“Thereby” in Language of Performance?

Another day, another unexpected contract usage.

Today, I saw the following:

Upon issuance of an oral or written work, service, or purchase order, Company thereby hires Contractor to promptly provide the products, materials, and supplies and perform the services set forth in the Order.

What caught my eye was the use of thereby. It raises the issue of the limits of language of performance, which is one of the categories of contract language discussed in MSCD chapter 2.

Here’s what MSCD 2.12 says:

In general English usage, one can accomplish an action by means of a speech act, such as I quit! Such speech acts occur in contracts. One example is Doe hereby purchases the Assets … . This manual refers to such speech acts as “language of performance.” They use the present tense, and they serve to indicate actions accomplished by means of the signing of the contract.

And MSCD 2.13 says:

One helpful element of language of performance is hereby, which signals that the act described is being accomplished by virtue of the speech act itself.

The provision quoted at the top of this post resembles language of performance, but using thereby rather than hereby. But I don’t think it works. Using thereby pushes the act in question into the future, and it’s accomplished by issuance of an order. Because it’s not accomplished by the speech act itself, in other words the signing of the contract, you can’t call it a performative, which is the linguistics term for what I call language of performance. That’s why the provision sounds a little odd.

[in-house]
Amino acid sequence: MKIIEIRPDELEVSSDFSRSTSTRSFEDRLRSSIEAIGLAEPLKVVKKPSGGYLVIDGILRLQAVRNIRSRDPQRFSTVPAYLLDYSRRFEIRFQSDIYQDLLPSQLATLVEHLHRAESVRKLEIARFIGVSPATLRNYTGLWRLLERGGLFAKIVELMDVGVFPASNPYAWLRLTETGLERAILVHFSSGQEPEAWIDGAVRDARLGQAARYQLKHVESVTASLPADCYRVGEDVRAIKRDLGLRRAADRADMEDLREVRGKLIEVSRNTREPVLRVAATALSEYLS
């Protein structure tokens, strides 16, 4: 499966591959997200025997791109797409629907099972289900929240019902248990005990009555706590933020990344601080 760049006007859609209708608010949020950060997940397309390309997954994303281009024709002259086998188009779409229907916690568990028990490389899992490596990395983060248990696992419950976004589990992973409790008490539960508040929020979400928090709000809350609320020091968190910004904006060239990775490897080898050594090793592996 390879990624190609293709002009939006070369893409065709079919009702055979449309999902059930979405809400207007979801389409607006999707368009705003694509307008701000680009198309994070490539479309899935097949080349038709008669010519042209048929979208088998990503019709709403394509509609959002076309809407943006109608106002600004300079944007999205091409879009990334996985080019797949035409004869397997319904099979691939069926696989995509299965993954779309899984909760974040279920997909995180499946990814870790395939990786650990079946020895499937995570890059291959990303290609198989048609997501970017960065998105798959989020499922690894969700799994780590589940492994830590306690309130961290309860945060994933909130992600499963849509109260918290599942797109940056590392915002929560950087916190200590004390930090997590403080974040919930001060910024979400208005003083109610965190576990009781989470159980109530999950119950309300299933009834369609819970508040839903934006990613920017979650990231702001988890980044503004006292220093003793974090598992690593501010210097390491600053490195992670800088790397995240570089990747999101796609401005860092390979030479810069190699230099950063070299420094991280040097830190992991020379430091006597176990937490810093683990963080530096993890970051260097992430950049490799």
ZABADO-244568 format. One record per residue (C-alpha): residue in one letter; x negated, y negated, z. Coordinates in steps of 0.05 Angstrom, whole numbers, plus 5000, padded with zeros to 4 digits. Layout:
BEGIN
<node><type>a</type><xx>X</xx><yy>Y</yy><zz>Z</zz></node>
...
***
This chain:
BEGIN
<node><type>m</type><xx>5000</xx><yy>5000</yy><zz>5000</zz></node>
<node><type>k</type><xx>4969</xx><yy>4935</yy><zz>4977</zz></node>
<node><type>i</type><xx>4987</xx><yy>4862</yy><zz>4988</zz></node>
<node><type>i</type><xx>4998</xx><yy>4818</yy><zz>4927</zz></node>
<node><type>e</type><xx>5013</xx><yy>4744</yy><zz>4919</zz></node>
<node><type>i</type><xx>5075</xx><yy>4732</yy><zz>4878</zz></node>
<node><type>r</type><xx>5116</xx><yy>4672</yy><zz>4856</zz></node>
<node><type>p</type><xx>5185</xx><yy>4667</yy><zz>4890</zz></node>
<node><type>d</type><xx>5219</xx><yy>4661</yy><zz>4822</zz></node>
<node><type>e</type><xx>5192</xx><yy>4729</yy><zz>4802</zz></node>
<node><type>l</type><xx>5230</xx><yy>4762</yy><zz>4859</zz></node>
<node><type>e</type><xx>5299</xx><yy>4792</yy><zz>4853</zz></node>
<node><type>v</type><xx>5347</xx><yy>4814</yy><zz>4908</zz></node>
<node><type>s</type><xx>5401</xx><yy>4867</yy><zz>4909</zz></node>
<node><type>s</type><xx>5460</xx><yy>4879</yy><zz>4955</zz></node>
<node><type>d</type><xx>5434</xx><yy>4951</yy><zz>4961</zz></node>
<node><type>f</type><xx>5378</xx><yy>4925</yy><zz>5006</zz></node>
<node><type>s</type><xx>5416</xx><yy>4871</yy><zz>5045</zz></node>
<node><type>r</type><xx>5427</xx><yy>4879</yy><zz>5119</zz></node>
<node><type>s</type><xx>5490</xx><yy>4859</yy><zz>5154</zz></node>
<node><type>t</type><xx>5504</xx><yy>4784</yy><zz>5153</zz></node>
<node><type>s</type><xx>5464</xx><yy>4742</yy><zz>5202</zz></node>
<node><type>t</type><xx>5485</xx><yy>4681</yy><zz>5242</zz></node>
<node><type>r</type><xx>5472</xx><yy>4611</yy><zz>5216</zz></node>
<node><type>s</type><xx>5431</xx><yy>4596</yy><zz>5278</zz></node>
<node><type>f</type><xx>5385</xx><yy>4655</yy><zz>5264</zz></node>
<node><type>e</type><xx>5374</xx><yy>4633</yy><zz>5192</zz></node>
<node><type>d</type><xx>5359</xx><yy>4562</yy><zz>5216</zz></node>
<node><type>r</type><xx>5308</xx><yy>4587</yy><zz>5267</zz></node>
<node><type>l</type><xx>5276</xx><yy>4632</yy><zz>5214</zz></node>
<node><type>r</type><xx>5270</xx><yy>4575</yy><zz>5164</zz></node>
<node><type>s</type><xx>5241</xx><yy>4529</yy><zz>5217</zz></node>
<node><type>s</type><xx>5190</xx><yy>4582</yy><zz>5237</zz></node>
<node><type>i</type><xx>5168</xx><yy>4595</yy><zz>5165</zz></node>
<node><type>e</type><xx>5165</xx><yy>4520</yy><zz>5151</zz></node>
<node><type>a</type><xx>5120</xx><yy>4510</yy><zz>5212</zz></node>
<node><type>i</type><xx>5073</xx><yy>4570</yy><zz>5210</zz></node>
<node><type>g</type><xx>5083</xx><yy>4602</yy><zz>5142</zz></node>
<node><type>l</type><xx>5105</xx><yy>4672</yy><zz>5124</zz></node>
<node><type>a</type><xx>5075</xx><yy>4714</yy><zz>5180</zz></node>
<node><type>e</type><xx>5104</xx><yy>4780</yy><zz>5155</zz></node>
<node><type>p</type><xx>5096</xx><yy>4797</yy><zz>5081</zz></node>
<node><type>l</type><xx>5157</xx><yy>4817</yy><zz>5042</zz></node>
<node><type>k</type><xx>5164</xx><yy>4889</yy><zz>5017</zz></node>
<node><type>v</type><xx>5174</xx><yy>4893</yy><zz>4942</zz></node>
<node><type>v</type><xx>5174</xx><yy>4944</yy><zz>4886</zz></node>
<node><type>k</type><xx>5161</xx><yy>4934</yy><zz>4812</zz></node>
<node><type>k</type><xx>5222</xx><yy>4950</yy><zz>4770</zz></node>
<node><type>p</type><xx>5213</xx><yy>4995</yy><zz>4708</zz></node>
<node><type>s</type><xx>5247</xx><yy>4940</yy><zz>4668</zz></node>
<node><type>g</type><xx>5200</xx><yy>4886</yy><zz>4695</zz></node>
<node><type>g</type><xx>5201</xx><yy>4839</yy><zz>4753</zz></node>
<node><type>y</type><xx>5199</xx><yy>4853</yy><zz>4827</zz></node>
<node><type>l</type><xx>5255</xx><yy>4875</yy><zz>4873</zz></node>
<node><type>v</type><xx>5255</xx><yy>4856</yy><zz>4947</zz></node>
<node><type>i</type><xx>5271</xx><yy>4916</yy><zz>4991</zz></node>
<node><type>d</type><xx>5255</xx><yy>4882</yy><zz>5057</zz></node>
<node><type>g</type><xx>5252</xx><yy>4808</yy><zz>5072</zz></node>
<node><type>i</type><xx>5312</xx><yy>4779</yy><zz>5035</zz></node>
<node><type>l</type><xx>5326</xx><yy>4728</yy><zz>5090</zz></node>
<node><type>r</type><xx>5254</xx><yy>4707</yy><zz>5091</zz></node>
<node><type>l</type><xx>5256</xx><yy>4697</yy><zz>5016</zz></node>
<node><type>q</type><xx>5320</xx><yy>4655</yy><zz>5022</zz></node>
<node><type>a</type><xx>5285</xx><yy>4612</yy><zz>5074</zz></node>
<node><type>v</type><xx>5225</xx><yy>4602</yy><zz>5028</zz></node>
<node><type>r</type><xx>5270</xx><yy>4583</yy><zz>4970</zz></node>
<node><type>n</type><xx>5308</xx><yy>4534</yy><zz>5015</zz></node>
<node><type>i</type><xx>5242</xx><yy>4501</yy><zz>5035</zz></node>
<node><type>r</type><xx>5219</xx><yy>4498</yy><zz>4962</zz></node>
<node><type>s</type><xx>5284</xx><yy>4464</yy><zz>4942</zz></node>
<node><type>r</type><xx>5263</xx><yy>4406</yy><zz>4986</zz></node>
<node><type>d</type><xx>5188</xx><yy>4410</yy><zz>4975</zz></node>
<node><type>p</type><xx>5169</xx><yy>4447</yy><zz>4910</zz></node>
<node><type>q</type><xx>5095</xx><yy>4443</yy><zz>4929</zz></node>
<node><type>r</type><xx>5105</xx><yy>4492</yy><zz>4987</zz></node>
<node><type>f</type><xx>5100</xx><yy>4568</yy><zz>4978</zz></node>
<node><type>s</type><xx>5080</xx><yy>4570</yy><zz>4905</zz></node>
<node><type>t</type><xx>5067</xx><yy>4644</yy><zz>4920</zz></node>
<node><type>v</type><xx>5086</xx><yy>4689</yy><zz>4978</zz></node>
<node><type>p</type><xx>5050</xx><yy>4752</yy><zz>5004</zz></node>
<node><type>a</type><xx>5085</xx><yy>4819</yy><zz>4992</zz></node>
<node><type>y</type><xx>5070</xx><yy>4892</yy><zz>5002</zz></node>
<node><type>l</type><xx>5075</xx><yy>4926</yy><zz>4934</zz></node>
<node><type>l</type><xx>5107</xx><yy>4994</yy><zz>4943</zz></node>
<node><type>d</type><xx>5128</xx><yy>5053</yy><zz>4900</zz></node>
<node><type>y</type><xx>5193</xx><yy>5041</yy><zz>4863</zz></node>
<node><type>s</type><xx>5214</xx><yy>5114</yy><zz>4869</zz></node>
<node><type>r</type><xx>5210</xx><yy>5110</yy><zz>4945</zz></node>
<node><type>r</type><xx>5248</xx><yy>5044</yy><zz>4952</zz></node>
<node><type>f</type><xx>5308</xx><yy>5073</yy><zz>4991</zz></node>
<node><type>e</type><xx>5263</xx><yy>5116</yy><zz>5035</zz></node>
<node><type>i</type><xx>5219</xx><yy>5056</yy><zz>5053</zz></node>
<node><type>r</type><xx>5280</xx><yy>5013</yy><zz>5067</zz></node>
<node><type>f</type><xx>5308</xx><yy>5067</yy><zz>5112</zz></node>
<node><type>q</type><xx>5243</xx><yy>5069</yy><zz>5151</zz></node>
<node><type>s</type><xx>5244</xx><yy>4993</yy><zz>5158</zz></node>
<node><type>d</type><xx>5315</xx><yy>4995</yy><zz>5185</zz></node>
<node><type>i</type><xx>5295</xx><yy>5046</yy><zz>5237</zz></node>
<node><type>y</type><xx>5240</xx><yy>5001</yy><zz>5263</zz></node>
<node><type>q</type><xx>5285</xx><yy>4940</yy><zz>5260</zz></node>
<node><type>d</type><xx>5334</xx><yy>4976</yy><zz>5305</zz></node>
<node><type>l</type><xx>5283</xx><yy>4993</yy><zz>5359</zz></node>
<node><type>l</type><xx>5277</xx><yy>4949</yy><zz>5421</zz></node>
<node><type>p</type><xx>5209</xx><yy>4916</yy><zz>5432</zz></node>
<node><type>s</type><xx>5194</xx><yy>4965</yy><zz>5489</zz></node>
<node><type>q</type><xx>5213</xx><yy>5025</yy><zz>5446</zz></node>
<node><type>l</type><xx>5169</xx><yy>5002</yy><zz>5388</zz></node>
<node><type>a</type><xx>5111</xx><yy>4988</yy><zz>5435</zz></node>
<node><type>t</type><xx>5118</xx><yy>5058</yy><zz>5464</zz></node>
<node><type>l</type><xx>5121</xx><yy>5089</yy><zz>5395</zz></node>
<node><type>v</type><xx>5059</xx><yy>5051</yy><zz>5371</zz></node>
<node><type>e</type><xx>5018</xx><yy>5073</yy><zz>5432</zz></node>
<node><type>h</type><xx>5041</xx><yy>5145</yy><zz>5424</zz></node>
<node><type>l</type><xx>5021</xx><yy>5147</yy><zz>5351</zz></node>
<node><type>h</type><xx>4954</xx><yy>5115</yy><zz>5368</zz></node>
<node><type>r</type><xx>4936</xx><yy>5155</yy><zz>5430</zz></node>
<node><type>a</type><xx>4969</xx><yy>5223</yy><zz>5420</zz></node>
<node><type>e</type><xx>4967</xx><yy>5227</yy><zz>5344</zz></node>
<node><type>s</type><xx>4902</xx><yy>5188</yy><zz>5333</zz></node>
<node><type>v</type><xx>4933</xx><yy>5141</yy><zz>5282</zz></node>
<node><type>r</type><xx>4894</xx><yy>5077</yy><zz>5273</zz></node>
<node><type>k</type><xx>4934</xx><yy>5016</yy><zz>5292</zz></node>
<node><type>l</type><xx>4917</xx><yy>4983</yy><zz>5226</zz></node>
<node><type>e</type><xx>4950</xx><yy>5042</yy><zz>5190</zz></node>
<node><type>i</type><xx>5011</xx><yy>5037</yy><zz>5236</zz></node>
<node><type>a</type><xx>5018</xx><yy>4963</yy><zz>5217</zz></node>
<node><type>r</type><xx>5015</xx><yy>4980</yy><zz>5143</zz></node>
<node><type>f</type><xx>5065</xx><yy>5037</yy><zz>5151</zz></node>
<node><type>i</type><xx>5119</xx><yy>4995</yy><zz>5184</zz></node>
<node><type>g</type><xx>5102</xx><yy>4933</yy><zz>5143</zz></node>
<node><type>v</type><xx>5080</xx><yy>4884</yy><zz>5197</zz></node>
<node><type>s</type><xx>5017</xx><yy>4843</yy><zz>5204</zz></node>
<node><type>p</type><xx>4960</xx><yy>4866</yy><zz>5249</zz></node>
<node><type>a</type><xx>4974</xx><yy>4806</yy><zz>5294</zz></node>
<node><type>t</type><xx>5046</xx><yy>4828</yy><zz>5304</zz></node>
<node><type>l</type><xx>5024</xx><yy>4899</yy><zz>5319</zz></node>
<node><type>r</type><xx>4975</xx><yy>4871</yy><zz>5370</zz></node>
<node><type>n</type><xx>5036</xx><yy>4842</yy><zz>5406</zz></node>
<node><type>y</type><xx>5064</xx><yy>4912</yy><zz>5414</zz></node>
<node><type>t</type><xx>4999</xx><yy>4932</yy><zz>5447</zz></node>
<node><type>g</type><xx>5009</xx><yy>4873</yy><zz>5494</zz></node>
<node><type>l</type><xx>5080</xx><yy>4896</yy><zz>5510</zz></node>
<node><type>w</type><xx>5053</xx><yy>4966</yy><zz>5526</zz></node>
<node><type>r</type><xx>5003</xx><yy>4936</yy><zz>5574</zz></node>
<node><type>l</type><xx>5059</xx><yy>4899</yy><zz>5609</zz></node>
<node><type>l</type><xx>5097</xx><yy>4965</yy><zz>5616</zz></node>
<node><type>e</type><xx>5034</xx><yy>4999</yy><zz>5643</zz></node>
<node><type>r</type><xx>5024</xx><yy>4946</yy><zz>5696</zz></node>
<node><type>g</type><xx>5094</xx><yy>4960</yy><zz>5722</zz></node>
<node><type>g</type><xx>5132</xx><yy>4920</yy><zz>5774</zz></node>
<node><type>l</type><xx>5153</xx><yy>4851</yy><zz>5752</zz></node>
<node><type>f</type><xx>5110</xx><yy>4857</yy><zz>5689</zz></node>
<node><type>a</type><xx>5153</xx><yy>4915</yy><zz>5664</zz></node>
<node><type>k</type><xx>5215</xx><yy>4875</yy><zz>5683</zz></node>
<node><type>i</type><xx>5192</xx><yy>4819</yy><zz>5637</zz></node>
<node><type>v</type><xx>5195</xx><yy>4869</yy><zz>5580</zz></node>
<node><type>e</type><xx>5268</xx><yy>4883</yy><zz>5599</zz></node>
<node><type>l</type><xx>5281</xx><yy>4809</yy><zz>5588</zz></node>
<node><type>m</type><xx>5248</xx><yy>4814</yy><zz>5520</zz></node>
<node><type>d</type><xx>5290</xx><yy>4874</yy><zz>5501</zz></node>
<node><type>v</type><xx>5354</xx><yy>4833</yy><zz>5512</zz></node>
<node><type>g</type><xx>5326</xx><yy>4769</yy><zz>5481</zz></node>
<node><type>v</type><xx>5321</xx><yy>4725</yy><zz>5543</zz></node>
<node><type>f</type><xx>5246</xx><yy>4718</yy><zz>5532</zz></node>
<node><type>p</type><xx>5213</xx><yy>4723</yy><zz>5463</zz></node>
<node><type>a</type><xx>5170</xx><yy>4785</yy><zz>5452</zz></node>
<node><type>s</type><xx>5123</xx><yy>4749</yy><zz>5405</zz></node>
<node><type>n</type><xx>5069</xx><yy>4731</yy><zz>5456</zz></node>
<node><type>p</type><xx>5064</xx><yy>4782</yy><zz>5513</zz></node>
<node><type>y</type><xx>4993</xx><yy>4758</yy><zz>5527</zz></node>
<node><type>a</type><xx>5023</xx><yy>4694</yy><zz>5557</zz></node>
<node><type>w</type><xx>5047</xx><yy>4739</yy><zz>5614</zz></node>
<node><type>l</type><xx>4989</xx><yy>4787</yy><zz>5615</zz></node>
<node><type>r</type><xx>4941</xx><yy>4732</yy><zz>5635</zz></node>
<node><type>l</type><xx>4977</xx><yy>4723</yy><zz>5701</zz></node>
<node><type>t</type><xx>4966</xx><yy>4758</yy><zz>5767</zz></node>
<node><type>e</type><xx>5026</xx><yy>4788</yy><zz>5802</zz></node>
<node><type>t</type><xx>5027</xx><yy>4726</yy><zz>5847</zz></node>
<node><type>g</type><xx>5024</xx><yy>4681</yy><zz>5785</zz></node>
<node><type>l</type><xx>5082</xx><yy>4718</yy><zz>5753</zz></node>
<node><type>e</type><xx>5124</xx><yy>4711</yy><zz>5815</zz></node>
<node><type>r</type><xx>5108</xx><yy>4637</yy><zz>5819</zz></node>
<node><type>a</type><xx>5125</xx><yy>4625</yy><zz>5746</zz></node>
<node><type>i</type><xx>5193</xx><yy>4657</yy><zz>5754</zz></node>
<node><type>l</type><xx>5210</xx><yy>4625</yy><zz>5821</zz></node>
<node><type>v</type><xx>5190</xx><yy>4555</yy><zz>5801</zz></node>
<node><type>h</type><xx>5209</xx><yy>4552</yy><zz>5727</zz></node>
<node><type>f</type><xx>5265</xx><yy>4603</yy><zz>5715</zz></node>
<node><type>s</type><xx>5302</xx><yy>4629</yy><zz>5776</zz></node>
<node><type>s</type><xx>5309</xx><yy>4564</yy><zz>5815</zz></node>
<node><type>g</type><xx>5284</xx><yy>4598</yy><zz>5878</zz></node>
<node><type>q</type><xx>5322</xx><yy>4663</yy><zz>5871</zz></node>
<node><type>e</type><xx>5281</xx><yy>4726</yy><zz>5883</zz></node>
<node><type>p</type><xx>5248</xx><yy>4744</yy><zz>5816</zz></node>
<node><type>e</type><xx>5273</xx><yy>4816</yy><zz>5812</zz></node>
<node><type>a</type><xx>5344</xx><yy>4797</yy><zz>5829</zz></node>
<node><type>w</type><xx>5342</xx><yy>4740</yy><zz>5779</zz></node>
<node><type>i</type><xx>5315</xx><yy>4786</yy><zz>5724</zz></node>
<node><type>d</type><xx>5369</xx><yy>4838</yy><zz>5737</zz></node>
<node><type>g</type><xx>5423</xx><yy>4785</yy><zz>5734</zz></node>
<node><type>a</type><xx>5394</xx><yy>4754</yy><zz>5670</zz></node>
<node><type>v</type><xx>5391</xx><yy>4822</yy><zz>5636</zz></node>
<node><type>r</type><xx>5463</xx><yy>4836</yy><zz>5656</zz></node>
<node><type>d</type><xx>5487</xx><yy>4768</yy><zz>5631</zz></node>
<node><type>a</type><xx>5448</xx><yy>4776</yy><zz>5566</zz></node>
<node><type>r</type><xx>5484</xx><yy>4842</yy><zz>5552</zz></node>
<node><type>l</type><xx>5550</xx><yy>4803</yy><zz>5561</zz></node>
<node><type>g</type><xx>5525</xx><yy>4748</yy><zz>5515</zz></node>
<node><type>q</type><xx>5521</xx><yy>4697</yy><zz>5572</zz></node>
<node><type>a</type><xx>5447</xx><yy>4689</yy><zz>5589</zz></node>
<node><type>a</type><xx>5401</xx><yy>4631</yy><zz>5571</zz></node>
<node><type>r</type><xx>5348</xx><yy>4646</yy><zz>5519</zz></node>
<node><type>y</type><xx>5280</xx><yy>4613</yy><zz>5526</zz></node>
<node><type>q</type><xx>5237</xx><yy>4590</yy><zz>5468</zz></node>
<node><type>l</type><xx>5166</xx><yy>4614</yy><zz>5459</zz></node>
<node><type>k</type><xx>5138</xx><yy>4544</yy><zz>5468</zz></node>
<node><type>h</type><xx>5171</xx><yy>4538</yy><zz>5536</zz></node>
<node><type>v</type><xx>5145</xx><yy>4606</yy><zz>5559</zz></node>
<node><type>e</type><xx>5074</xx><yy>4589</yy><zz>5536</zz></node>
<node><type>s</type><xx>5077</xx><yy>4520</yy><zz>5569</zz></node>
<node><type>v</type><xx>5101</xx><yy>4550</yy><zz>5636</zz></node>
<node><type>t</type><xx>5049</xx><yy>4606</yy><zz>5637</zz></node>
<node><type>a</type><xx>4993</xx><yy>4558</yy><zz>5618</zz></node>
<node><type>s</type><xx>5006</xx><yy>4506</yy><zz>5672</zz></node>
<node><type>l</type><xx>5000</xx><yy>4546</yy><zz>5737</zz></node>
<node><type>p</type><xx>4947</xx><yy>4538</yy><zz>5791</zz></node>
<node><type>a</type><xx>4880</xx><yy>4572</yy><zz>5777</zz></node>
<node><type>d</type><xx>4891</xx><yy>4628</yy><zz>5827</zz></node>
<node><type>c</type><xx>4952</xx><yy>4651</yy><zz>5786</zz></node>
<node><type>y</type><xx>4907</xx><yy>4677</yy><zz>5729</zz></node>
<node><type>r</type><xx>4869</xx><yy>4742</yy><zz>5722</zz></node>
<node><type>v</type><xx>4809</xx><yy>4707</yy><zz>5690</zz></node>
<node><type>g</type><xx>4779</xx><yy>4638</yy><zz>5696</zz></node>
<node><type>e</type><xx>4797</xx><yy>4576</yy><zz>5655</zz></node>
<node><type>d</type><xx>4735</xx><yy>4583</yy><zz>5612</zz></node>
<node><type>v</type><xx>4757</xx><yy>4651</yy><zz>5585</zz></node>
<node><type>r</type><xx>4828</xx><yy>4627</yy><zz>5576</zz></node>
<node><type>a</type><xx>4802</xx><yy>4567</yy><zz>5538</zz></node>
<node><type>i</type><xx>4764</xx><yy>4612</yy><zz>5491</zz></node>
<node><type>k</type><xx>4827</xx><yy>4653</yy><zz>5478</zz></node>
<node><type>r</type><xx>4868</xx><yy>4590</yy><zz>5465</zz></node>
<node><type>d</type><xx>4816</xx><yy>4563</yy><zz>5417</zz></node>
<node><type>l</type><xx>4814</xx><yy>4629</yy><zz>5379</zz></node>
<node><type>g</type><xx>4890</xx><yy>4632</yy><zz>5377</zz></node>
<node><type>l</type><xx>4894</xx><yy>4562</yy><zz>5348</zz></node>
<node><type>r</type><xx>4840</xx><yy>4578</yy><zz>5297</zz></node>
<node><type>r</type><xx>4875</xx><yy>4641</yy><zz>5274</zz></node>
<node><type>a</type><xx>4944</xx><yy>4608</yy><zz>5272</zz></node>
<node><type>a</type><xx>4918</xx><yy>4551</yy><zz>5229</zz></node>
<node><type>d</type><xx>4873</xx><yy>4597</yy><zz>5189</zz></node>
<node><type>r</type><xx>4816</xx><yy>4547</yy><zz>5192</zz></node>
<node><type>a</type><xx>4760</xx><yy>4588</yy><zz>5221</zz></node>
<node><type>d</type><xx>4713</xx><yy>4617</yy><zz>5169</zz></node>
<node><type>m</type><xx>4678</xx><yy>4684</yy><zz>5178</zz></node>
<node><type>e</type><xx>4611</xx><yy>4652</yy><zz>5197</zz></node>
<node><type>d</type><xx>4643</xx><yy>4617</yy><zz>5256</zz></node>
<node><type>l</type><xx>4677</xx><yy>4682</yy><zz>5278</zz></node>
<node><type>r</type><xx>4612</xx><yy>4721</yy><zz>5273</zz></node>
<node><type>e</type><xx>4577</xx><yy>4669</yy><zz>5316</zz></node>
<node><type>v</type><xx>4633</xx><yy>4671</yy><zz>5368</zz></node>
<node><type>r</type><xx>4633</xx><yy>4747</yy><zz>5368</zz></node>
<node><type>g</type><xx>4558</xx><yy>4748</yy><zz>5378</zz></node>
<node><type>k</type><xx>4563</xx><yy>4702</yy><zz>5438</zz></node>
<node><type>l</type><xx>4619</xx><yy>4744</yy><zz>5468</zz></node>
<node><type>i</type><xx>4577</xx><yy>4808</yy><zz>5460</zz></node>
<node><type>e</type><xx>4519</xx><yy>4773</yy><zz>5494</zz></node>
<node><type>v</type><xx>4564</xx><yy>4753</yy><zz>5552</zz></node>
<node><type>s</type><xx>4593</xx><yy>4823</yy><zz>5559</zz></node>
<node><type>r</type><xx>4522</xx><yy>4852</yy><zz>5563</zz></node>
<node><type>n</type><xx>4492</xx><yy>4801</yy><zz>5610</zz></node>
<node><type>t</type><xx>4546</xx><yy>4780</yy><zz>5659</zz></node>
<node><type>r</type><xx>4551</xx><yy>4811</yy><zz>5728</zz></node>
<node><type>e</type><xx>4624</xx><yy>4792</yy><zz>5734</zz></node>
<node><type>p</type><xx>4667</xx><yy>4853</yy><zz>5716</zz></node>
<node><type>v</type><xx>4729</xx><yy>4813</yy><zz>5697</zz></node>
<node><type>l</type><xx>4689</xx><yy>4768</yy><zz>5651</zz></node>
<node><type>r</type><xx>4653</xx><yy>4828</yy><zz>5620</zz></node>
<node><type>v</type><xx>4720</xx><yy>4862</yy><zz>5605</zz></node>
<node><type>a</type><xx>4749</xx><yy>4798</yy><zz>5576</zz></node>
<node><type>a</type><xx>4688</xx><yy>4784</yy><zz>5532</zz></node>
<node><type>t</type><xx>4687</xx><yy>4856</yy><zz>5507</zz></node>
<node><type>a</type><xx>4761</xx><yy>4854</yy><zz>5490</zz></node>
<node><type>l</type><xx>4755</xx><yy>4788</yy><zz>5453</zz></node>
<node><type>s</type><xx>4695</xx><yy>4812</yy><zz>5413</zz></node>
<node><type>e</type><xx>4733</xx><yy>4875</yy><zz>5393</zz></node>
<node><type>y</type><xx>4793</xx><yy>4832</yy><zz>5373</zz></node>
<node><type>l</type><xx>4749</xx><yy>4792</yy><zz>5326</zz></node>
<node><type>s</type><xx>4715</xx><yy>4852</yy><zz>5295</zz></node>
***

I suggest that it would make more sense to have the company retain the contractor using standard language of performance (hereby retains), with obligations only kicking in once an order is issued.

About the author

Ken Adams is the leading authority on how to say clearly whatever you want to say in a contract. He’s author of A Manual of Style for Contract Drafting, and he offers online and in-person training around the world. He’s also chief content officer of LegalSifter, Inc., a company that combines artificial intelligence and expertise to assist with review of contracts.

2 thoughts on ““Thereby” in Language of Performance?”

  1. If the agreement is a master agreement, the parties’ lawyers might not have wanted to have any ‘hired’ relationship come into being unless and until an actual order is issued. “Hereby hires” would defeat that.

    They probably should have phrased it as:

    From time to time [I know you don’t like that, Ken] Company may issue one or more work orders, service orders, or purchase orders, either orally or in writing. If Contractor accepts any such order, then Company will be deemed to have hired Contractor • to promptly provide any products, materials, or supplies, and • to promptly perform any services, set forth in the Order.

  2. Wouldn’t it make sense to think of this (minus the thereby) as language of policy? That is, we are determining the meaning of an act that occurs in the future. So, something like:

    Company hires Contractor to perform a project under this agreement by issuing a work order, service order, or purchase order (either orally or in writing).

    Or as language of discretion?

    Company may hire Contractor to perform a project under this agreement by issuing a work order, service order, or purchase order (either orally or in writing).



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